Sister Superstar set to retire

HEALING TEAM: Sister Veronica ‘Ouma’ van der Merwe, with flowers, with some of her colleages at the Netcare Cuyler Clinic. At the back are sisters Bernadine Prins, Frieda Scheepers, Carolyn Greenshield, Sanet Blom and Cindy van Jaarsveld. In front to Van der Merwe’s right are theatre unit manager Janice Kriel and Sister Mabel Hartnick. Picture: MIKE HOLMES
HEALING TEAM: Sister Veronica ‘Ouma’ van der Merwe, with flowers, with some of her colleages at the Netcare Cuyler Clinic. At the back are sisters Bernadine Prins, Frieda Scheepers, Carolyn Greenshield, Sanet Blom and Cindy van Jaarsveld. In front to Van der Merwe’s right are theatre unit manager Janice Kriel and Sister Mabel Hartnick. Picture: MIKE HOLMES

After 48 years, nursing still only calling

WHEN Sister Veronica van der Merwe officially “retires” at the end of this month, she will have served the Nelson Mandela Bay community as a nurse for 48 years.

“She still works harder than all of us,” Uitenhage Netcare Cuyler Clinic theatre manager Janice Kriel said.

In fact, the staff at Cuyler Clinic are not quite ready to let Van der Merwe go.

They have asked her to work a few hours a week so they can still see “Ouma”, as she is affectionately known.

Van der Merwe started as a student nurse in 1967 at the Uitenhage Provincial Hospital.

“I came from the tiny farm community Fullarton, near Willowmore,” she said. “Back then it was all dirt road. It was very tough for me to leave my parents.

“My first real job after training as a nurse was at St Joseph’s Hospital in Port Elizabeth [now Life St George’s Hospital].

“I started working there in 1970. We were working with the nuns in the hospital and one who worked in theatre liked me. She first introduced me to the job of scrub sister.

“I always knew that there was nothing else I wanted to do,” she said. “Nursing was always my calling.”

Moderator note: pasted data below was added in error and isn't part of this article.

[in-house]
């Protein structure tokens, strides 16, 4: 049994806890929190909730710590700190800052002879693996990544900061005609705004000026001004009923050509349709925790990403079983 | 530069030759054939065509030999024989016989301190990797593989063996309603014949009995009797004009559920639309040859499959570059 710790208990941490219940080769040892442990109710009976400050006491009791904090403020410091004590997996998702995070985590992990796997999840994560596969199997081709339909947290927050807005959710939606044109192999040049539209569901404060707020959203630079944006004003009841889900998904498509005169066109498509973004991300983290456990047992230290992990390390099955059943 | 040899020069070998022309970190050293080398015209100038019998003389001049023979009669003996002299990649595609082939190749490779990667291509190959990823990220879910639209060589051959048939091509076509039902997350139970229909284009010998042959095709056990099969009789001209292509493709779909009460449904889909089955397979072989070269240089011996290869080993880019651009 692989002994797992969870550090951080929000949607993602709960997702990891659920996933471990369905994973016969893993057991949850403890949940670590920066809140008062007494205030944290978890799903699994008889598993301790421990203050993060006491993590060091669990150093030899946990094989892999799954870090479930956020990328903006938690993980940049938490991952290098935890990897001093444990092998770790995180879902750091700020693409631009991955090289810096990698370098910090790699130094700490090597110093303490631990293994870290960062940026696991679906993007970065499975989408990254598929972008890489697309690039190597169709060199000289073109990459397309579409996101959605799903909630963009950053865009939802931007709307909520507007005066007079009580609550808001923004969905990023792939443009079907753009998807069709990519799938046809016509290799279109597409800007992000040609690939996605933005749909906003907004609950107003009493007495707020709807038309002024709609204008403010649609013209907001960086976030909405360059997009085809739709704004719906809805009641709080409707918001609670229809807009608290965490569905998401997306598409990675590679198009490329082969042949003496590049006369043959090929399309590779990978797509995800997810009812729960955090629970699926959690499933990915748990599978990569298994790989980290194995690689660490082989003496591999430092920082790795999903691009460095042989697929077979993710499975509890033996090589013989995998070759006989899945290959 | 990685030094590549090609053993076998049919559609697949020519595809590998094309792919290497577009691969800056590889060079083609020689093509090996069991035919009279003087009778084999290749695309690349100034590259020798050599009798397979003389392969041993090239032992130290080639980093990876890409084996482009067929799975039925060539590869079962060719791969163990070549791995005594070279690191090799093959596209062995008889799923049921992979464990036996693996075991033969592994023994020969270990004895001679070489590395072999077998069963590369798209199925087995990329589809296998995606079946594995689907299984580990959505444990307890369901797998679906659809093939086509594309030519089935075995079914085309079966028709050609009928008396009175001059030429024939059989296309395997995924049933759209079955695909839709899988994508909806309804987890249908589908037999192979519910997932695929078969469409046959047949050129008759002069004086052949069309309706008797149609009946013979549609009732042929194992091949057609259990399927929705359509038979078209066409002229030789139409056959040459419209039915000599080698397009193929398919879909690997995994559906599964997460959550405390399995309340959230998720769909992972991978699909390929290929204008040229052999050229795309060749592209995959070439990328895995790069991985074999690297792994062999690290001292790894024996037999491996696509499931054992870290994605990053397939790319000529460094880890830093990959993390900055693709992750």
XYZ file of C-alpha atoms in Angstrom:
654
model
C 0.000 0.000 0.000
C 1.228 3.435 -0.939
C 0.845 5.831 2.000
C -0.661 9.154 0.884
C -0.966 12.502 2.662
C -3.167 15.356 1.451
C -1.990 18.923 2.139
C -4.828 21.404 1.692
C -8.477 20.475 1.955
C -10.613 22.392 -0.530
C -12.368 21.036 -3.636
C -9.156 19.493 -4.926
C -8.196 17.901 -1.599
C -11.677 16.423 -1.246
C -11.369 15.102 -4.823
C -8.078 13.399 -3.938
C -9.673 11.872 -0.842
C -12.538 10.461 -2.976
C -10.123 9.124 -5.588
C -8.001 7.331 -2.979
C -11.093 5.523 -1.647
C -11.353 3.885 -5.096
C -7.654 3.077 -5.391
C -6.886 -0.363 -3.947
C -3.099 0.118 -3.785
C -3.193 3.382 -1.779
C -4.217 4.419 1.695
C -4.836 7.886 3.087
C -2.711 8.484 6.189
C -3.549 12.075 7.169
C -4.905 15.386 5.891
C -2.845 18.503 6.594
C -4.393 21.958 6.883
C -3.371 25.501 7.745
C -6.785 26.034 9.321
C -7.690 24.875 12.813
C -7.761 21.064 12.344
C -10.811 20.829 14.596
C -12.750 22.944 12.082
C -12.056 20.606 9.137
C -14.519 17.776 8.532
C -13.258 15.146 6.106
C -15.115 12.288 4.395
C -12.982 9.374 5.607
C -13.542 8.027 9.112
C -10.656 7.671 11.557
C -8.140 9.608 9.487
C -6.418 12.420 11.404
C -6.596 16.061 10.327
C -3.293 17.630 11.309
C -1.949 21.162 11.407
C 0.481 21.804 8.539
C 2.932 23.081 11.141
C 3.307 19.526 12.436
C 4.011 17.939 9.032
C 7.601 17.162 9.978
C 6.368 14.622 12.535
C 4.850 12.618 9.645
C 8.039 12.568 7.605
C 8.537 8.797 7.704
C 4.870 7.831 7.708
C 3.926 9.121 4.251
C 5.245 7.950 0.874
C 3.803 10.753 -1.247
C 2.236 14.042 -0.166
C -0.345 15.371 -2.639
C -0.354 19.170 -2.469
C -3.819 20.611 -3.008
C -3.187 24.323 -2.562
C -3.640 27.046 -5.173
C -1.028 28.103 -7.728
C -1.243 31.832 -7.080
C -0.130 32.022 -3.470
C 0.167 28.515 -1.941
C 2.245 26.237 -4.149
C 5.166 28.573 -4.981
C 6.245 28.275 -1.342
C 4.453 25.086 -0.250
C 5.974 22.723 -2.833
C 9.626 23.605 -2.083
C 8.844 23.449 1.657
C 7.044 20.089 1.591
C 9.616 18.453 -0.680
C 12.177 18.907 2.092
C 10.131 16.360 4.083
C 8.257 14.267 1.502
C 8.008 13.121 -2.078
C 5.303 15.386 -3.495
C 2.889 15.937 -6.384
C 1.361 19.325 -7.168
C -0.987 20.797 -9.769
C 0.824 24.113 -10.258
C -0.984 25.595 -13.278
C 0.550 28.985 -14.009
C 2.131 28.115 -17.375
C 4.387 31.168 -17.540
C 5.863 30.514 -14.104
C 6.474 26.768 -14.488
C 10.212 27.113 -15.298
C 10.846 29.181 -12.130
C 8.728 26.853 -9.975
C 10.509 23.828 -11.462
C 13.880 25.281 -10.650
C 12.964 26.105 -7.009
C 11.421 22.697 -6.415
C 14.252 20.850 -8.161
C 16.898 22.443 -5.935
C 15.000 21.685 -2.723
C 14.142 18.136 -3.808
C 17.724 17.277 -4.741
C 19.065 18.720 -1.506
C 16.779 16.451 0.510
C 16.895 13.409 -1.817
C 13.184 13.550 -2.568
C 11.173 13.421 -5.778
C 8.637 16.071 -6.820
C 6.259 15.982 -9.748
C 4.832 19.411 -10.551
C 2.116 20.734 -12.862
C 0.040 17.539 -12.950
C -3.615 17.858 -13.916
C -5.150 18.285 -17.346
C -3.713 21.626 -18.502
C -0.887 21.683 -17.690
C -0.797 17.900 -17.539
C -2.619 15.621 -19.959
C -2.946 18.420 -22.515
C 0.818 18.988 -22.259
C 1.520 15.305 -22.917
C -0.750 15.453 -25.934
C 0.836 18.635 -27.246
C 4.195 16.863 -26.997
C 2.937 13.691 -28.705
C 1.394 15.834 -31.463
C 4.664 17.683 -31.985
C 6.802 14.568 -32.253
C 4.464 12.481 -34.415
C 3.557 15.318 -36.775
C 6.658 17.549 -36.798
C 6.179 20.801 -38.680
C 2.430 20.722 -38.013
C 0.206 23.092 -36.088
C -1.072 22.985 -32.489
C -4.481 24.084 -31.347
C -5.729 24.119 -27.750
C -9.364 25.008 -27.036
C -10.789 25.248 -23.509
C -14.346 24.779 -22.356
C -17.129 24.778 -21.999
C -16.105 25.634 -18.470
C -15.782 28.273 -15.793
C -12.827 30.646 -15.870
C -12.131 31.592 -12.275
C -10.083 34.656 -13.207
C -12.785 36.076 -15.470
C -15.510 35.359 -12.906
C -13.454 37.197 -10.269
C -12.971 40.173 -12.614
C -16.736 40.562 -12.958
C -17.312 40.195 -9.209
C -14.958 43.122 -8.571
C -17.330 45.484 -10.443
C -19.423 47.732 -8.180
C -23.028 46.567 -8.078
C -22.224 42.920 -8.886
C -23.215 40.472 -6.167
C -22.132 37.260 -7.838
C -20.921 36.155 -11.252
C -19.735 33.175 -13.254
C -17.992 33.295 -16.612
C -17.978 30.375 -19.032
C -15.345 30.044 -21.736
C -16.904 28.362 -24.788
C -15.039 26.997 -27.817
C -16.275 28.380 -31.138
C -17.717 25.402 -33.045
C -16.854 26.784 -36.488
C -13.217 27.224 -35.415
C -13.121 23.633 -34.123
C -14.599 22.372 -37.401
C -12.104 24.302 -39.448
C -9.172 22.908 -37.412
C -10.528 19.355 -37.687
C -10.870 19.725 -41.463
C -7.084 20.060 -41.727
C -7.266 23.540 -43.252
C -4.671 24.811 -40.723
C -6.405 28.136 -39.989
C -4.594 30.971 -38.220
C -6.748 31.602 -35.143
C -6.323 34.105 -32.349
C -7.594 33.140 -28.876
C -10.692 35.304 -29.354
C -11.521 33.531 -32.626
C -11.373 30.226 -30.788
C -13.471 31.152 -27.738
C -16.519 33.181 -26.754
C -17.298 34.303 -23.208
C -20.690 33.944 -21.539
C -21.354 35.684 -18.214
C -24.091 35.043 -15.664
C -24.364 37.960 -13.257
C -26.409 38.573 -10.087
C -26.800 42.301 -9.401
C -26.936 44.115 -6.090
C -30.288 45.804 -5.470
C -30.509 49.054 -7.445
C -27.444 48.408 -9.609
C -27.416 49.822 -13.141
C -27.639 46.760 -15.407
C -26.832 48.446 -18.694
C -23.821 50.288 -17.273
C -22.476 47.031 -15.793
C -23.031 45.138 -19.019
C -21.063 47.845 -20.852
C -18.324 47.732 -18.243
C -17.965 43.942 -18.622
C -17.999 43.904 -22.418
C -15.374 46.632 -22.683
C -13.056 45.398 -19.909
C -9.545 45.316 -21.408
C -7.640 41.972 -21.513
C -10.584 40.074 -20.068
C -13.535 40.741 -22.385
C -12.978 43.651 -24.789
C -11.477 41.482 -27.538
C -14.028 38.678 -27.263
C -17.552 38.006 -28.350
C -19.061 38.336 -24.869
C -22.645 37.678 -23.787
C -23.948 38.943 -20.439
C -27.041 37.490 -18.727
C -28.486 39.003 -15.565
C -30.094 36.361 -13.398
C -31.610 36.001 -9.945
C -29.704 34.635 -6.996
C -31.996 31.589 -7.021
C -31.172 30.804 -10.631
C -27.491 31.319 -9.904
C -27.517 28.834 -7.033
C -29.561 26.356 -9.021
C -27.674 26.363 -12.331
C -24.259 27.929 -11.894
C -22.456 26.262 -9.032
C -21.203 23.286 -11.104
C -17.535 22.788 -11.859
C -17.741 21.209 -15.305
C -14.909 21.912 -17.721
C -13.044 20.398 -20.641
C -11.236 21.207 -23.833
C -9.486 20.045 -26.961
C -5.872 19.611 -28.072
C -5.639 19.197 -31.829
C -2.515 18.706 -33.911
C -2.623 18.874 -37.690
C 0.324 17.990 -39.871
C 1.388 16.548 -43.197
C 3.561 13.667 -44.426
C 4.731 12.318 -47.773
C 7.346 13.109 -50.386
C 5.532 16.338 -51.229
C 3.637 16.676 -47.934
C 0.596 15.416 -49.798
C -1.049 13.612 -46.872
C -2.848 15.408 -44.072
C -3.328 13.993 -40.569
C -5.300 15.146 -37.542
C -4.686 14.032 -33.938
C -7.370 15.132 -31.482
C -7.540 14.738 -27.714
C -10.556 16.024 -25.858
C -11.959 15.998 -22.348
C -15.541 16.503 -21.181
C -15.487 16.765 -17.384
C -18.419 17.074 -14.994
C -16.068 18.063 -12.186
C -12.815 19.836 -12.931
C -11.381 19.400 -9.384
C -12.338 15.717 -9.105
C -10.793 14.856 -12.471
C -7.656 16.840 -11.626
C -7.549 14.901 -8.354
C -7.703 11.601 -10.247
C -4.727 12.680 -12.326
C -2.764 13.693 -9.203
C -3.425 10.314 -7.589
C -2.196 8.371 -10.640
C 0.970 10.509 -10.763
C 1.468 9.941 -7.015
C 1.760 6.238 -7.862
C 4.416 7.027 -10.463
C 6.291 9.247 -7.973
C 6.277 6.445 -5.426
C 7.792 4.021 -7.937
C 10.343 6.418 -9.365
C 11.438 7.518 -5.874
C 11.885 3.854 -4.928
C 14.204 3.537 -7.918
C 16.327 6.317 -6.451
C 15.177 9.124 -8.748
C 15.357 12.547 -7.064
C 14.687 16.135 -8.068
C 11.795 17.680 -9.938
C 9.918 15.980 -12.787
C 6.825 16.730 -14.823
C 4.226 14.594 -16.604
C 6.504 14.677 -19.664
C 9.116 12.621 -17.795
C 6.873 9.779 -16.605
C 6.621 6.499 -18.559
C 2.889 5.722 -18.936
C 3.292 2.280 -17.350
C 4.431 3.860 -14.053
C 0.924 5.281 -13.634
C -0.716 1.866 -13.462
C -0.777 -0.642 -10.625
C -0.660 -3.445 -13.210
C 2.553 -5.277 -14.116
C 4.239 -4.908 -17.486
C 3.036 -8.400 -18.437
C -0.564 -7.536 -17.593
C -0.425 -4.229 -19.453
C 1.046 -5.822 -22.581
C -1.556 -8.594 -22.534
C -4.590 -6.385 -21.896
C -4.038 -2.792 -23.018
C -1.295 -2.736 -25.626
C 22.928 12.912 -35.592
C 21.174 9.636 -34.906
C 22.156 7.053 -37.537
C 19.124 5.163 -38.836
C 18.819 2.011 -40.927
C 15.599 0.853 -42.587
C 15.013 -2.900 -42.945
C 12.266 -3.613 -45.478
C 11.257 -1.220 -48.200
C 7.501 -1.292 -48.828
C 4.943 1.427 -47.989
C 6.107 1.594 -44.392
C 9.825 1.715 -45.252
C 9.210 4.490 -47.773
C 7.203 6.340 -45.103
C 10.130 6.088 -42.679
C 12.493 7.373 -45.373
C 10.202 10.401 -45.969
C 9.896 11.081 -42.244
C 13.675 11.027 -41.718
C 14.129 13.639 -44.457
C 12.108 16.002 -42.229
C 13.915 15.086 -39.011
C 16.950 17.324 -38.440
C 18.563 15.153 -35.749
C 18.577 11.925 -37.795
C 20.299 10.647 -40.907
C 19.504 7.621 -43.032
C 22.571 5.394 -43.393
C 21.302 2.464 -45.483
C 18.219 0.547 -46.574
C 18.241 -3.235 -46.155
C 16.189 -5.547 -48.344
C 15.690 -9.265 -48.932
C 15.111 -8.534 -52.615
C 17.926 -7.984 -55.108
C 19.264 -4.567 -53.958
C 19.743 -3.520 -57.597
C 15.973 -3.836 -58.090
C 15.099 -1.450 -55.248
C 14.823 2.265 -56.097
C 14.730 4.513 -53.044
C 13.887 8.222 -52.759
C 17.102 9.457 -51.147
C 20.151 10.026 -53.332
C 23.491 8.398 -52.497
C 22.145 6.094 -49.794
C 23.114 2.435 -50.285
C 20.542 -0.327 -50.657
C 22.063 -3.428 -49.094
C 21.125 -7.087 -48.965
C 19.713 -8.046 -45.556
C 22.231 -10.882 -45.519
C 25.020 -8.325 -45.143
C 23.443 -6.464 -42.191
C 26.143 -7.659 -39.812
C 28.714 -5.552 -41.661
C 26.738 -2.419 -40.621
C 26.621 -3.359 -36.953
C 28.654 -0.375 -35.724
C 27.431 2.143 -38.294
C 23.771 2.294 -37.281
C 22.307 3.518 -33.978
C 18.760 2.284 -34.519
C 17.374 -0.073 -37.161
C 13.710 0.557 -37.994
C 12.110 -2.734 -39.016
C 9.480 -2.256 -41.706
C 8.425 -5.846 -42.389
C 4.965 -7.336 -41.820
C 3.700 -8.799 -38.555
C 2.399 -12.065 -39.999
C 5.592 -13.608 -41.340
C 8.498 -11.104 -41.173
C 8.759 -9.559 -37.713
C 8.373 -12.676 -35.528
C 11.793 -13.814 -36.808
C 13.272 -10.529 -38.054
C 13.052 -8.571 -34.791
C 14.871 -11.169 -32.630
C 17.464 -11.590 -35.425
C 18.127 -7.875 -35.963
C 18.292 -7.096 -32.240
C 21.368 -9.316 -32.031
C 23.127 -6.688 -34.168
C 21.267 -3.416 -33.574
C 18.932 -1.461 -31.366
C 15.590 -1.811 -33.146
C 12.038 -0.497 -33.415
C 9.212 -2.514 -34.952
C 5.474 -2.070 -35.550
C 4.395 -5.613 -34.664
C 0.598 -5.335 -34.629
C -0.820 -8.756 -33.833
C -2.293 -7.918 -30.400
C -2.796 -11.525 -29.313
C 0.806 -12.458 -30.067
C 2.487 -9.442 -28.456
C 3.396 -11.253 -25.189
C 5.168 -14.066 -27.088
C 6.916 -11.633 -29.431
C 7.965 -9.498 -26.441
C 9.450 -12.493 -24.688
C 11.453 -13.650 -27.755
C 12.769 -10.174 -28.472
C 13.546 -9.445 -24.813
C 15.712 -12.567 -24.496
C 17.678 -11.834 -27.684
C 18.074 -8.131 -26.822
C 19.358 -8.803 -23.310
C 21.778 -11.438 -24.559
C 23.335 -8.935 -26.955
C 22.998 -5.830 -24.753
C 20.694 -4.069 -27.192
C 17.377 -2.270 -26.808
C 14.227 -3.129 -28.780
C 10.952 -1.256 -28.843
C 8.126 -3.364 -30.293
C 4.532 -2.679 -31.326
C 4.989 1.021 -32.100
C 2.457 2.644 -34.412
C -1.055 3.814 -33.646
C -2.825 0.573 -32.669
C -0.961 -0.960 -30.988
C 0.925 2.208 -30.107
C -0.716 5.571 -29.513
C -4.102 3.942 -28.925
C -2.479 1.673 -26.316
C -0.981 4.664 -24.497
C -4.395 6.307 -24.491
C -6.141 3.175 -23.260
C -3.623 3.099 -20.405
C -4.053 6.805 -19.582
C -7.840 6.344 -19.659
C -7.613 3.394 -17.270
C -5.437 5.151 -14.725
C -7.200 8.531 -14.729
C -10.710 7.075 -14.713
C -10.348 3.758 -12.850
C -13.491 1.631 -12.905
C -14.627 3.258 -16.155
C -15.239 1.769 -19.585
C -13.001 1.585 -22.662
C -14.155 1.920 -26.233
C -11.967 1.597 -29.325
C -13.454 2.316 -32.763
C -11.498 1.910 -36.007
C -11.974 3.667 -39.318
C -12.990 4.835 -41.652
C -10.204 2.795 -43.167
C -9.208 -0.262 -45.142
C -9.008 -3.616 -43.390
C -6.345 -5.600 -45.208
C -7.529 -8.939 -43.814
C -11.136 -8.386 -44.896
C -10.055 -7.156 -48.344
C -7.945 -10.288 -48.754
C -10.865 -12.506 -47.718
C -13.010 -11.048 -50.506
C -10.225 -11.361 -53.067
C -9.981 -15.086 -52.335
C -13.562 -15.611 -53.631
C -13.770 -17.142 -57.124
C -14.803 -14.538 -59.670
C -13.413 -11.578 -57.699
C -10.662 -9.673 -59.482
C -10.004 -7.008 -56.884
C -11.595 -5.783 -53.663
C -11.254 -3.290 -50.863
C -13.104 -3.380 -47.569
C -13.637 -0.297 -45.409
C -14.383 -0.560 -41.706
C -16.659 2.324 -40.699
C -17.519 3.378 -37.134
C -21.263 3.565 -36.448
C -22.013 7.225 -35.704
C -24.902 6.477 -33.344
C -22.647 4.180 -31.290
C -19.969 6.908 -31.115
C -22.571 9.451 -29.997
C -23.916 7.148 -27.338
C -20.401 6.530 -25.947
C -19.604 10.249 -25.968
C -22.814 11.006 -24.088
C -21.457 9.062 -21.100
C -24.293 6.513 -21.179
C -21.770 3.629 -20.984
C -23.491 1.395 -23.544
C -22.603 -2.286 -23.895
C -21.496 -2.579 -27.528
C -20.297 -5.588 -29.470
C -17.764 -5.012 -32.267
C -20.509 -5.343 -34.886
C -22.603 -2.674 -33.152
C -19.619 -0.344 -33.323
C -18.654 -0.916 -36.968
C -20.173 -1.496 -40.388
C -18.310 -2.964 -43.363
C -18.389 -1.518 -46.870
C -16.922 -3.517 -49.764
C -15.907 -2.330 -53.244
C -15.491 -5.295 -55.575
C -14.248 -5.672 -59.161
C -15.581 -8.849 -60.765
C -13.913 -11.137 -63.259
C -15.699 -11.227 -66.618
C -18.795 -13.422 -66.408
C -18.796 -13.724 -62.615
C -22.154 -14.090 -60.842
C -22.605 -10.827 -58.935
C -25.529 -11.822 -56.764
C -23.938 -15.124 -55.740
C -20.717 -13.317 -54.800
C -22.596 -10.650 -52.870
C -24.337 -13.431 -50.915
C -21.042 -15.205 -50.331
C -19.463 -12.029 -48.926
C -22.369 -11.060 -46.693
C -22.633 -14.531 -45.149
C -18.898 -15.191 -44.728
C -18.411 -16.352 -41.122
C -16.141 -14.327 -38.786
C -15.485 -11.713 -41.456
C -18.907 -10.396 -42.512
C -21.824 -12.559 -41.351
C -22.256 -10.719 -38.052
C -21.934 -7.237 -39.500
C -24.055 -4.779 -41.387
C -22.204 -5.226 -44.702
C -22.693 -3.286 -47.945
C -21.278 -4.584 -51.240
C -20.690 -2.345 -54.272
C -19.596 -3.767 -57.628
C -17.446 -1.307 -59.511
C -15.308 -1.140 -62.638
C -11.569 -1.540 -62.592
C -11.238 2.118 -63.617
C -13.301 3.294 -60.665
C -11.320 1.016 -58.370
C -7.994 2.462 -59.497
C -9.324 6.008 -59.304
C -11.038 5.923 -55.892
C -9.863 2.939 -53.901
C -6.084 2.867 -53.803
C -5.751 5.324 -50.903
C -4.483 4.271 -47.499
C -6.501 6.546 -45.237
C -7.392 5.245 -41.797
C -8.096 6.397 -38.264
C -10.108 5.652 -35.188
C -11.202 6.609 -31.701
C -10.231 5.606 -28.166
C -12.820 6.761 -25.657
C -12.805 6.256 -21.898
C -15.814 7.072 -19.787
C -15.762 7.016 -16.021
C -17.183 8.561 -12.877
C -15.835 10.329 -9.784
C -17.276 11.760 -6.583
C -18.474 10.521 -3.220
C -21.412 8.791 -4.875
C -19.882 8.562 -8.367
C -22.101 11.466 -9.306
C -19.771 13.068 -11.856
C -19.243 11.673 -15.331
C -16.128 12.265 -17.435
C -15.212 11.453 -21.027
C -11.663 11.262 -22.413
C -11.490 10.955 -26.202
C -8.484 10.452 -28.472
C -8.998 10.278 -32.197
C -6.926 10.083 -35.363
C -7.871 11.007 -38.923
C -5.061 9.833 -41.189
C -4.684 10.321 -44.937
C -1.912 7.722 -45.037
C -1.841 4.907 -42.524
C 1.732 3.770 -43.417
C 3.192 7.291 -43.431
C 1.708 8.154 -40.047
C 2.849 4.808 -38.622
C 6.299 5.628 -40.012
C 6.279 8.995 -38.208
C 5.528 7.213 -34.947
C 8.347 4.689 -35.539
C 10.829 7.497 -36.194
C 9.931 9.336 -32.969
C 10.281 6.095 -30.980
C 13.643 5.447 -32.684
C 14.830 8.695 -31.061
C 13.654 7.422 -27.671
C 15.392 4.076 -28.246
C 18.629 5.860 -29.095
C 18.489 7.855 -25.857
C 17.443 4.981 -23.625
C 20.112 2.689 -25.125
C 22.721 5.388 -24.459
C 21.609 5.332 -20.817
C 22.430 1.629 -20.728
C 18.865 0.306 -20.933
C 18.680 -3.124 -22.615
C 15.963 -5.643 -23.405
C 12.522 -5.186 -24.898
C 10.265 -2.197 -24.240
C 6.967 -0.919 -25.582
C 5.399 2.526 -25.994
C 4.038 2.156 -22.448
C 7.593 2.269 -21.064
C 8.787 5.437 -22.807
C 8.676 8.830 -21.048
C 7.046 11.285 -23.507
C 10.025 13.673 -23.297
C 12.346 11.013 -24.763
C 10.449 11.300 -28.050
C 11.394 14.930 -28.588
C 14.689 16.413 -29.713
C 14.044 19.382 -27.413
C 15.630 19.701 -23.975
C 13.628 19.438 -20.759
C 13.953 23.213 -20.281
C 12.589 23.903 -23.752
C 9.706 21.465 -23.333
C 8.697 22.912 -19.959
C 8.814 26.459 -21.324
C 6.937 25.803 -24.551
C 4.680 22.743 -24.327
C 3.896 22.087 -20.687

When Dr Andries Marais established Cuyler Clinic in 1985, Van der Merwe started there. “We only had one theatre in the beginning and then two. Now we have five,” she said.

Even though she is a grandmother, she is not fazed by new technology, microsurgery or new, complicated, cuttingedge procedures.

“Of course, the surgeries we were doing in 1970 were much simpler than those we are doing now, but I kept up with all of it.”

Her favourite operations are assisting orthopaedic surgeons.

“I love my job. I can honestly say that there wasn’t a single morning that I did not want to come to work.

“It is the most wonderful feeling in the world to watch someone’s worried face light up when you hold their hand or speak softly to them.

“I work with many lovely doctors,” she said with a twinkle in her eye.

“It is completely untrue that surgeons are difficult people. Some of them might be a bit impatient, but really I have always loved working with them.”

Van der Merwe said if she could give advice to younger nurses, it would be to enjoy their work.

“But also to do your work as well as you can . . . and don’t to be lazy.

“Most importantly, I think being respectful and tolerant is very important.

“There is no use in getting angry about things.”

Van der Merwe was diagnosed with cancer in 2000 but returned to work as soon as she could.

“Now I am fine, but once you have had cancer you look at things differently.

“You stop complaining about a cold or the flu,” she said.

“I thank my colleagues and the management of Netcare Cuyler Clinic for the time I worked here. It really has been wonderful.”

Kriel said Van der Merwe had the most exceptional work ethic she had ever encountered.

“She can work harder than most of the others here but she also brings us a lot of joy. She is a truly exceptional person,” Kriel said.

-Estelle Ellis

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